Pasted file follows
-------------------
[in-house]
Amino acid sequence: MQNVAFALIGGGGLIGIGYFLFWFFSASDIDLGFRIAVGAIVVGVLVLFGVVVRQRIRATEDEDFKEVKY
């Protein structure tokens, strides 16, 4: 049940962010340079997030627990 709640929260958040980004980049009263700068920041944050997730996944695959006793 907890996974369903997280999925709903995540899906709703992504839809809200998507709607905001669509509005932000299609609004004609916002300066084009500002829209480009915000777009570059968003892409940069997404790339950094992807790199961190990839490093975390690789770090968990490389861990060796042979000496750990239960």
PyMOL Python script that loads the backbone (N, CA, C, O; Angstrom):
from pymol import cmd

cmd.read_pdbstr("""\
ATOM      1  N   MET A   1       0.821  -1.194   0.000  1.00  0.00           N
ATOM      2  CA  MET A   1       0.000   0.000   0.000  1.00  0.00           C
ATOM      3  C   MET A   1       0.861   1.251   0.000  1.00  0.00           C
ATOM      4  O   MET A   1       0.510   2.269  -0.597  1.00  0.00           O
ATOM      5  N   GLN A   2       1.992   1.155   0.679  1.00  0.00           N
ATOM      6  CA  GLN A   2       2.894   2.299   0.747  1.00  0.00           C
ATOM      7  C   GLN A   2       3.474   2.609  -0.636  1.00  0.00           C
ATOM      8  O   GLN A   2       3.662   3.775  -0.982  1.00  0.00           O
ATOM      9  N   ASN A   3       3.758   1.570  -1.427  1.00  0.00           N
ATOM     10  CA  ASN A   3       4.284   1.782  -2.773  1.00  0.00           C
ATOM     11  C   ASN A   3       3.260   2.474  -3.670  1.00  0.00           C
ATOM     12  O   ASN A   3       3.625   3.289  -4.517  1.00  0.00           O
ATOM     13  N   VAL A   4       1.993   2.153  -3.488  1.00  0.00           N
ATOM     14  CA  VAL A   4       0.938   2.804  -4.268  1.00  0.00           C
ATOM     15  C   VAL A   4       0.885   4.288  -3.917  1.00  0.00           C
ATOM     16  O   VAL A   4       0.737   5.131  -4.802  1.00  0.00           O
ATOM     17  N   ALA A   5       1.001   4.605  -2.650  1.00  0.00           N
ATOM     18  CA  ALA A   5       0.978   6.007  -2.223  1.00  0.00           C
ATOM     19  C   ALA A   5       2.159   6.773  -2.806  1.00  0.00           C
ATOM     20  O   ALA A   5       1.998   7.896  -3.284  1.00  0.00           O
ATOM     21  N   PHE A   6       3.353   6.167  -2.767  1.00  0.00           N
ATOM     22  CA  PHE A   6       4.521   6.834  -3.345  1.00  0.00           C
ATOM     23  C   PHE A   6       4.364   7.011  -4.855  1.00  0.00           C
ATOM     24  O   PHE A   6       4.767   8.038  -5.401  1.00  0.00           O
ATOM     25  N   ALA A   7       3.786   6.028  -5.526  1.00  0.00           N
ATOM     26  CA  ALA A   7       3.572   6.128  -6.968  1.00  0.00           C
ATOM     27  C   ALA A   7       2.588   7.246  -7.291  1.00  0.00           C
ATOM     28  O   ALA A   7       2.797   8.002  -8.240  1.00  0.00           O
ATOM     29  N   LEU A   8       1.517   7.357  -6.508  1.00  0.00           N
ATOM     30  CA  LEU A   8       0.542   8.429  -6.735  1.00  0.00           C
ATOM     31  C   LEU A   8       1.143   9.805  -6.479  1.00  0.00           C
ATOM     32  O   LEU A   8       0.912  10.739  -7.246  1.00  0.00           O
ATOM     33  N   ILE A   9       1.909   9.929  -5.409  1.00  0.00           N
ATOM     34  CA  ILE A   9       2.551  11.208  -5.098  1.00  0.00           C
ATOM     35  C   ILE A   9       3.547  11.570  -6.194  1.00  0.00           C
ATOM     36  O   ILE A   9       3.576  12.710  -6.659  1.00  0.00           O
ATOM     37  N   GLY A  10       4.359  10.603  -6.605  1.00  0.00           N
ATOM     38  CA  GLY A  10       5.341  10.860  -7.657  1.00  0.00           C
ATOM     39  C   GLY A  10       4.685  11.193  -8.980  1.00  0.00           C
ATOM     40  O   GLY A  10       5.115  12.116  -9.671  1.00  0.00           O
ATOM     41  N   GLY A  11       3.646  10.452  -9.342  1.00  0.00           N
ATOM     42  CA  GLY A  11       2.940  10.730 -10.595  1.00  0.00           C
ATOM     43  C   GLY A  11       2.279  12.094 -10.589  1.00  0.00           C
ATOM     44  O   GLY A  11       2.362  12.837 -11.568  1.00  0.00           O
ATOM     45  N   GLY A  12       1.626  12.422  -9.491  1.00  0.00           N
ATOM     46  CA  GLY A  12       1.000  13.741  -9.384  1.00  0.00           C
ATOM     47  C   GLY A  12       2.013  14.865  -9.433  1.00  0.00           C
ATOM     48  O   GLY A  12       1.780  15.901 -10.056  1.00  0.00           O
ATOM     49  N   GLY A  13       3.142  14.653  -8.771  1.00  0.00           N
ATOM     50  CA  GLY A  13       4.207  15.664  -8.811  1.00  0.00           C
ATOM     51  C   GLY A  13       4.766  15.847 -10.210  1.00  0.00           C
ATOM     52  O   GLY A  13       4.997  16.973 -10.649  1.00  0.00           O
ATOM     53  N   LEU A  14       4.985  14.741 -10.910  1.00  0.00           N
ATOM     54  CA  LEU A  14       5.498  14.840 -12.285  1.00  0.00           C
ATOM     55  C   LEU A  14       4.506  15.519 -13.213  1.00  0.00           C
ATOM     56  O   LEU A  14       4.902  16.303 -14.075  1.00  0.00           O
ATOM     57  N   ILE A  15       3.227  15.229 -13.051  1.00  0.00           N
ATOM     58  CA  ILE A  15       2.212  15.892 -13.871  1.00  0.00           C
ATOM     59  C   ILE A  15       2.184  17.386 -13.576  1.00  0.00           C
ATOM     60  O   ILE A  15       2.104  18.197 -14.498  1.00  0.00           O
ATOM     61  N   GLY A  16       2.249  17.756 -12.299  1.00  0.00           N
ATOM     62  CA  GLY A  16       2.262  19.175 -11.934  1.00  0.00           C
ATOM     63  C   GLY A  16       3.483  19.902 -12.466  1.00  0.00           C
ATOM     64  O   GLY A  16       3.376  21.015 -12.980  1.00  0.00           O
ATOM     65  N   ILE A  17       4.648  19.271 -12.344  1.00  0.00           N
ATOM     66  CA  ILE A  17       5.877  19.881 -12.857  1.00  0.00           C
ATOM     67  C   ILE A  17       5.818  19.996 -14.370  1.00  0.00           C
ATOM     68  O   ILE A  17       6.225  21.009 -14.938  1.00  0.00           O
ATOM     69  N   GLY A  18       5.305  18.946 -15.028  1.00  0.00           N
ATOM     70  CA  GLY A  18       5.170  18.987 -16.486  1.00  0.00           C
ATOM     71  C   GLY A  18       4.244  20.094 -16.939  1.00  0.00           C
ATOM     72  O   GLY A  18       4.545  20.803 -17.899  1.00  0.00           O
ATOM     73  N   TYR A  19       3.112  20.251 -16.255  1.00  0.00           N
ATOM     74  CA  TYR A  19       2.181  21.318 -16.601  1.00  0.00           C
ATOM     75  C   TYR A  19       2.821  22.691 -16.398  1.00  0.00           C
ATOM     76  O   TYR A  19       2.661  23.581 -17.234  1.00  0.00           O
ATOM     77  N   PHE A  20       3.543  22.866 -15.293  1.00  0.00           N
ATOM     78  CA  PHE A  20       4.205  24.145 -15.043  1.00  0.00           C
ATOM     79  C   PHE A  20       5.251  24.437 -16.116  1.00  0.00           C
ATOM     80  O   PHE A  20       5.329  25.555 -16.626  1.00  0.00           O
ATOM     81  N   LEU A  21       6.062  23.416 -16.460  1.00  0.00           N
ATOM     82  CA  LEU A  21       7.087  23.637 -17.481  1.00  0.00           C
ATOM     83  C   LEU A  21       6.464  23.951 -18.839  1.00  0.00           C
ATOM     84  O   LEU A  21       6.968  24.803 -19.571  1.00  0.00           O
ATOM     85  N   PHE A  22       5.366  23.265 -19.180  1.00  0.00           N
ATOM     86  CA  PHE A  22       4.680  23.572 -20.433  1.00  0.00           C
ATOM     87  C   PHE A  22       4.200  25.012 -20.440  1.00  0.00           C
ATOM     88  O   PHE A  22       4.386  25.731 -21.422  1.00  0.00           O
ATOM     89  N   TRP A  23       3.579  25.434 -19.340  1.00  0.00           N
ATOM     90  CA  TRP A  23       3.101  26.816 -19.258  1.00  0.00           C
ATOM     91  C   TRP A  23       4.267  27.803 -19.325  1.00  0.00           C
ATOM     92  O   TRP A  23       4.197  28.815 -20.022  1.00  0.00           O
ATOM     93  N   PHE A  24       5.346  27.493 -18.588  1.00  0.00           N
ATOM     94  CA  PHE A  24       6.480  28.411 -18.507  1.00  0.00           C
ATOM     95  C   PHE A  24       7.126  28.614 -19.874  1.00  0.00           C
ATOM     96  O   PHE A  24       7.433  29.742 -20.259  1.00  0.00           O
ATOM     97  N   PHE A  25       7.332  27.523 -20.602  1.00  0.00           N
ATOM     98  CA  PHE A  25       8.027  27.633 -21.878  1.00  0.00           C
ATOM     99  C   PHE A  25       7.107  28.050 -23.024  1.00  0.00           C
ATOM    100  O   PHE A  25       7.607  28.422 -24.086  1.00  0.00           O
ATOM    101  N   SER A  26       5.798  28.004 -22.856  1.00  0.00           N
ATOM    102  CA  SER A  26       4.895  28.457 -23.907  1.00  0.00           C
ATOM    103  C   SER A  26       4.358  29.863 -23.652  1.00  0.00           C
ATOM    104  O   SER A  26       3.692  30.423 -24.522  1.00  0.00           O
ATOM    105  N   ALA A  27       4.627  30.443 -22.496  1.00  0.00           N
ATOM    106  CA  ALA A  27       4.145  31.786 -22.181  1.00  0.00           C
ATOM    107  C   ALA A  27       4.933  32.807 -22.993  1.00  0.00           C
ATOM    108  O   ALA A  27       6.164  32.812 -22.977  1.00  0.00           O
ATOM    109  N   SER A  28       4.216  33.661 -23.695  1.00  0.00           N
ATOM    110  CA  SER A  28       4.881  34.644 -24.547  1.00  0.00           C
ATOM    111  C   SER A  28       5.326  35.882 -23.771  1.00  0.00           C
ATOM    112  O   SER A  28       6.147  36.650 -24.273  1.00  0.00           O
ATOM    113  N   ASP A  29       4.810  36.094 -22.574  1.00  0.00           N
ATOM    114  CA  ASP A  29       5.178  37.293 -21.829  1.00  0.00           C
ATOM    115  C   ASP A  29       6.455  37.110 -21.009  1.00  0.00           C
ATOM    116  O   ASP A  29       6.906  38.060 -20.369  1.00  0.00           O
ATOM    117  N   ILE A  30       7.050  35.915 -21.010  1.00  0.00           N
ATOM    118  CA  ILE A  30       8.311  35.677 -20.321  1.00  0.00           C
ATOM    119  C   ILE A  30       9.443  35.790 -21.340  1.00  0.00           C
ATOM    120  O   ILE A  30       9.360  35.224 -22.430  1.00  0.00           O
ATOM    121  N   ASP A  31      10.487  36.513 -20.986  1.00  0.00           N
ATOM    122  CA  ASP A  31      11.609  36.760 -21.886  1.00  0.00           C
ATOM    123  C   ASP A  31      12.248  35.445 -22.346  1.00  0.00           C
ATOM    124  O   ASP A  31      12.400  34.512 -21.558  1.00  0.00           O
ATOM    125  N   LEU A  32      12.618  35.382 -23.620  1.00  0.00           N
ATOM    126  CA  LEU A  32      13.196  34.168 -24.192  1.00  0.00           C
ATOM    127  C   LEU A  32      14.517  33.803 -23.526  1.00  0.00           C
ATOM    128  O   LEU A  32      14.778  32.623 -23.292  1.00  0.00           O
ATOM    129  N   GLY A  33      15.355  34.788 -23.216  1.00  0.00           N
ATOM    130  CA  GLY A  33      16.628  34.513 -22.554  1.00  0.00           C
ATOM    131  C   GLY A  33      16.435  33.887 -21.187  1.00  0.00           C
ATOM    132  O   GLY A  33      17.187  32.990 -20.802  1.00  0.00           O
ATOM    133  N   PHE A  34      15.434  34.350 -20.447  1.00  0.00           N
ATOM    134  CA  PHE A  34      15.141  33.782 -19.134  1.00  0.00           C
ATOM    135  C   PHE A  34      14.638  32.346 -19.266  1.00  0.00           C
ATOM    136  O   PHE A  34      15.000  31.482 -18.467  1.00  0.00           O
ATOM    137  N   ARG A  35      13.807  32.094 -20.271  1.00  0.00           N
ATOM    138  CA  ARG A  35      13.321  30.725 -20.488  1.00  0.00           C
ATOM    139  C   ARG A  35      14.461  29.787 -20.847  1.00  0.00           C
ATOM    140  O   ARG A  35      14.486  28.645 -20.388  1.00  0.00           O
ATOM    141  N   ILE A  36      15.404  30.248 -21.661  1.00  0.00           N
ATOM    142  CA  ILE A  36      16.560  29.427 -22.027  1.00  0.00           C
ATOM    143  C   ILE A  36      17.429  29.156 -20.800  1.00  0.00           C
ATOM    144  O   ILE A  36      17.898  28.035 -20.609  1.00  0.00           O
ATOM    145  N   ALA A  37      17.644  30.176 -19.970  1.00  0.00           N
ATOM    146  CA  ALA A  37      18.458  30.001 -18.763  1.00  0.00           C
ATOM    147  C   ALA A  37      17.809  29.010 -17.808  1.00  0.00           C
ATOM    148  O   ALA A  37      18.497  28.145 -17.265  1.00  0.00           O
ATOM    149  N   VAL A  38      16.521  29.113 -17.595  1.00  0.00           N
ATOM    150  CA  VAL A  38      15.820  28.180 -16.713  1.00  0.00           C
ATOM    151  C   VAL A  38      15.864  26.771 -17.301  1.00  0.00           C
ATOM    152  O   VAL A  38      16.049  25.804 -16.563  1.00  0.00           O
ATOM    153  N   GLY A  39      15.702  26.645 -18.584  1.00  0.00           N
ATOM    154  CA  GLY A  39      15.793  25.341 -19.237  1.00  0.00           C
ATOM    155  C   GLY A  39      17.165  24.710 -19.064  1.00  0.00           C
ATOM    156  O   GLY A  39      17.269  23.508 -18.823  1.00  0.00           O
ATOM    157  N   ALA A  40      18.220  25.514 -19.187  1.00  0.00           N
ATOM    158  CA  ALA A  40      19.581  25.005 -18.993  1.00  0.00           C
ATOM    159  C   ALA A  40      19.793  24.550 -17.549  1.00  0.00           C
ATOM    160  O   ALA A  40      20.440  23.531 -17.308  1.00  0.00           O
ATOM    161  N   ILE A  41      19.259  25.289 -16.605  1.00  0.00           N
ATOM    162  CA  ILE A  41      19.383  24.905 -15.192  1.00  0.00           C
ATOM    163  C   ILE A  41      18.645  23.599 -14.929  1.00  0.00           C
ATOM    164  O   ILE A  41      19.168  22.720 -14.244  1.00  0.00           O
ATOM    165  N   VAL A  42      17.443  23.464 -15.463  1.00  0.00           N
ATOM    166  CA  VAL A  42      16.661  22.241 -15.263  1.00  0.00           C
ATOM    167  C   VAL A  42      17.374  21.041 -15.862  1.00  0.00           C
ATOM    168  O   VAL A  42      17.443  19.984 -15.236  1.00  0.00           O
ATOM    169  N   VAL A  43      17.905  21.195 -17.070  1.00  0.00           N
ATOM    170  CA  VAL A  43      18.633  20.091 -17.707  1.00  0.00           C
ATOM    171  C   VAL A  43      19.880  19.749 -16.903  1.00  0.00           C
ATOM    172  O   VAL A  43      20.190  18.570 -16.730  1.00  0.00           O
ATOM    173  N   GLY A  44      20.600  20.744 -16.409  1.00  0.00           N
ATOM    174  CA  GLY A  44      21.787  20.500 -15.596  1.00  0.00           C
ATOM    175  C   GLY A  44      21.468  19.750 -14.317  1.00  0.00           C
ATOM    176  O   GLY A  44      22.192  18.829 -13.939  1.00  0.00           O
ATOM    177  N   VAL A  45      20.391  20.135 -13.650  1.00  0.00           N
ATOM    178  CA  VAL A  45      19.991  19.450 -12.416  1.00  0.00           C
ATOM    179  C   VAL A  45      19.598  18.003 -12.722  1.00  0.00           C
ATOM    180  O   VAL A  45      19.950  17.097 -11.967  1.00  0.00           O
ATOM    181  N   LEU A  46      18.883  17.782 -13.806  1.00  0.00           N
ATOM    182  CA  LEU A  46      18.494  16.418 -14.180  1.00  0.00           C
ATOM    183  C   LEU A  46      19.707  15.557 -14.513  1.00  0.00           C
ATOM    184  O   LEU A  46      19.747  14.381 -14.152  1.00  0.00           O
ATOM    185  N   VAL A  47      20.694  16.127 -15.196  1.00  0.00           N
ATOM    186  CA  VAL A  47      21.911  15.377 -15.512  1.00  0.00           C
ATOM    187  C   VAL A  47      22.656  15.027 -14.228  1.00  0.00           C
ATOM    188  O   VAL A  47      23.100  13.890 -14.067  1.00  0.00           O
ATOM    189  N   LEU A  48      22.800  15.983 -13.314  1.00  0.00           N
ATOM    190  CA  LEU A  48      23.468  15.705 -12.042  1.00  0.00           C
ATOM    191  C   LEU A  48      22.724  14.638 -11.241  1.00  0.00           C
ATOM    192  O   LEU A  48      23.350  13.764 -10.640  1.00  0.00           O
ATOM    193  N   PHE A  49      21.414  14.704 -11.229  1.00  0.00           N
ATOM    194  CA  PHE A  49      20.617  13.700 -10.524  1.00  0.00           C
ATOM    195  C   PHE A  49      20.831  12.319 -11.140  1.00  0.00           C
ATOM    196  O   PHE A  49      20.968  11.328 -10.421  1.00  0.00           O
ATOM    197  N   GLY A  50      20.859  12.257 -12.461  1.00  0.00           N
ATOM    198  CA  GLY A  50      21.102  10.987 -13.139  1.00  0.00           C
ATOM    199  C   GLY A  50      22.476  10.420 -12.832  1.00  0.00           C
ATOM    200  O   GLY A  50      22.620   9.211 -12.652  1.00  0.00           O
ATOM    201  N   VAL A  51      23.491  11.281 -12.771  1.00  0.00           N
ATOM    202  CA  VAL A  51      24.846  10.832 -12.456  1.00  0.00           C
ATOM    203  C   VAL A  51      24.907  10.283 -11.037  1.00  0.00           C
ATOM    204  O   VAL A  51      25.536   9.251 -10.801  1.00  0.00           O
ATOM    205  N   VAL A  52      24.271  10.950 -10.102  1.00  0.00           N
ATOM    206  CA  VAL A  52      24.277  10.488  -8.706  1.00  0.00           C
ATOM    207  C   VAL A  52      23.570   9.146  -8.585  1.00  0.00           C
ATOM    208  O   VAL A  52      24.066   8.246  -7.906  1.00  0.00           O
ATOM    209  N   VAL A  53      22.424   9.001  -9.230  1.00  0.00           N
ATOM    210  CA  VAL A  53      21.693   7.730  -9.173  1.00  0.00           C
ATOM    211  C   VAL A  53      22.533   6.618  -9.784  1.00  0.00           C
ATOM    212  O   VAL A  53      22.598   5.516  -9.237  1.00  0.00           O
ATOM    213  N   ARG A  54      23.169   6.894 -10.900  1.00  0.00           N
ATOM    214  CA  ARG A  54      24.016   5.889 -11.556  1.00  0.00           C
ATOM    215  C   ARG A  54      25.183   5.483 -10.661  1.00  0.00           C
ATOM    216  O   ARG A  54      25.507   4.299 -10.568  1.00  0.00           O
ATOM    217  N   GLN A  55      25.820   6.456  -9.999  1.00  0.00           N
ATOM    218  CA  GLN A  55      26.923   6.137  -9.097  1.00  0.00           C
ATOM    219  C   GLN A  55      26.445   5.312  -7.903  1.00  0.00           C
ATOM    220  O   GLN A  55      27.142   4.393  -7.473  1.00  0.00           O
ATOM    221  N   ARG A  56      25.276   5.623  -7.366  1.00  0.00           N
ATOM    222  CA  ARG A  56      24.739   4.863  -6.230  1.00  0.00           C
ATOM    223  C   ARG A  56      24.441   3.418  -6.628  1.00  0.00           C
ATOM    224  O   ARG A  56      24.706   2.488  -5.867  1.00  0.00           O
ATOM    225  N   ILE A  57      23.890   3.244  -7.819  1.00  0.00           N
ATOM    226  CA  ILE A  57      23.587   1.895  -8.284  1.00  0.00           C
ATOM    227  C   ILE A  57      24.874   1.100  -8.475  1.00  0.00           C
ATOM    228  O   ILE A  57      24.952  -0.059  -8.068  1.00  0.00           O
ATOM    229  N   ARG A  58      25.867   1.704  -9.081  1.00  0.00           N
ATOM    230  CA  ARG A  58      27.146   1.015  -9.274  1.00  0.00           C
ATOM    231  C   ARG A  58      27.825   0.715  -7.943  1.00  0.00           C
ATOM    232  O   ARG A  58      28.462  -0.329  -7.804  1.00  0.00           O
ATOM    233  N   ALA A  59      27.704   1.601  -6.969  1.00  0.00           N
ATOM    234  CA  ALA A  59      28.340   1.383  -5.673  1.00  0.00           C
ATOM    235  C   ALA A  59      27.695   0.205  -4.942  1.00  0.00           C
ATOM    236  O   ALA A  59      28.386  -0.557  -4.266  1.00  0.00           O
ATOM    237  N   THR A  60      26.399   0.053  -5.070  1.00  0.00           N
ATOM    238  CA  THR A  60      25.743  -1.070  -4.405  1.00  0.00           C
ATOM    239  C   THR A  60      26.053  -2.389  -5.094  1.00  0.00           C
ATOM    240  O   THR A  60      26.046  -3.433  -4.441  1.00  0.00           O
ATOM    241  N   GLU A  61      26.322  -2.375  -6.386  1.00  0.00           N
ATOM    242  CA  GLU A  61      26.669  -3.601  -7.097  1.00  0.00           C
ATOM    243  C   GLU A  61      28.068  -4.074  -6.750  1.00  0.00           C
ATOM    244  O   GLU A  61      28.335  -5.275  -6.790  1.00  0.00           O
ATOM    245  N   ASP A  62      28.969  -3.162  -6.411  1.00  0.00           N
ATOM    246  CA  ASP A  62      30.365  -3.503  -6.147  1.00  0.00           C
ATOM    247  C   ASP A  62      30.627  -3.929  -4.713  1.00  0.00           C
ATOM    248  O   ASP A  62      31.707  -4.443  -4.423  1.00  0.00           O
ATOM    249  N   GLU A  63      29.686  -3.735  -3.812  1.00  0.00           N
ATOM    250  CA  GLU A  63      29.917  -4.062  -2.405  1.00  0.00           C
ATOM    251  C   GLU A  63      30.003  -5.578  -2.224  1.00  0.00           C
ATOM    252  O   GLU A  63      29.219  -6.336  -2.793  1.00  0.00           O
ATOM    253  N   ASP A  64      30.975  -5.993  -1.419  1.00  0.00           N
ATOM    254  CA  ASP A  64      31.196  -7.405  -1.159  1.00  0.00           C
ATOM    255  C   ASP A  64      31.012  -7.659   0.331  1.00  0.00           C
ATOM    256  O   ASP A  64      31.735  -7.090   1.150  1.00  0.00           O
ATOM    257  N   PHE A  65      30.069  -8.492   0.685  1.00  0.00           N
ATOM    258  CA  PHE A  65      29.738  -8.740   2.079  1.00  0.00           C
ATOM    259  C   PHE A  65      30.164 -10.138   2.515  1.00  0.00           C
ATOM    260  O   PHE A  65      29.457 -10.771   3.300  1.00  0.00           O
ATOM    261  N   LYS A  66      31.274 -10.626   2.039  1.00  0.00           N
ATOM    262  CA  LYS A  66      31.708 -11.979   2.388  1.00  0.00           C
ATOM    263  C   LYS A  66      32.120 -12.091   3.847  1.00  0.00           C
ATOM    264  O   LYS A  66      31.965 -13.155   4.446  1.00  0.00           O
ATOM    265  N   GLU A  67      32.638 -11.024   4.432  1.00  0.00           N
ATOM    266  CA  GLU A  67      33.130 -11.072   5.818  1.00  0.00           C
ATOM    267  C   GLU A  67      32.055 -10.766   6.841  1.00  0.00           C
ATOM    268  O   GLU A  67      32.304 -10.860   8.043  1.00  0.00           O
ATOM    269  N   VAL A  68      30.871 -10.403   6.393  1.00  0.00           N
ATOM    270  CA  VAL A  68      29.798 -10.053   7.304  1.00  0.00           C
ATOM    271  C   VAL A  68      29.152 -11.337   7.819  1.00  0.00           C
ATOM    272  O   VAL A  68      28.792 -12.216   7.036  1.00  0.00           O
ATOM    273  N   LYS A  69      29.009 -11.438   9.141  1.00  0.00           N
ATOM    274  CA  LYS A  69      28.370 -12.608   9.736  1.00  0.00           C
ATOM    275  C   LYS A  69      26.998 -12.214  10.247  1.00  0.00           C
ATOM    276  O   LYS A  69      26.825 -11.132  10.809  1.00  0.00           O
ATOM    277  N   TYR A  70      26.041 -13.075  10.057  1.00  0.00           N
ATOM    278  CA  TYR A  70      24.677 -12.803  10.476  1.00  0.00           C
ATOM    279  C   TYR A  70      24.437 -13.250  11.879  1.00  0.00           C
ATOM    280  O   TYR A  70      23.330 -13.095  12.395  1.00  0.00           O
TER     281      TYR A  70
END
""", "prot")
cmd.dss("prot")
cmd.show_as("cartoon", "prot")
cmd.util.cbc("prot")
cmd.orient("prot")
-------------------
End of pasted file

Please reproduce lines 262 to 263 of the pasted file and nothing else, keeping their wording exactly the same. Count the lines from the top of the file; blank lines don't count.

ATOM    256  O   ASP A  64      31.735  -7.090   1.150  1.00  0.00           O
ATOM    257  N   PHE A  65      30.069  -8.492   0.685  1.00  0.00           N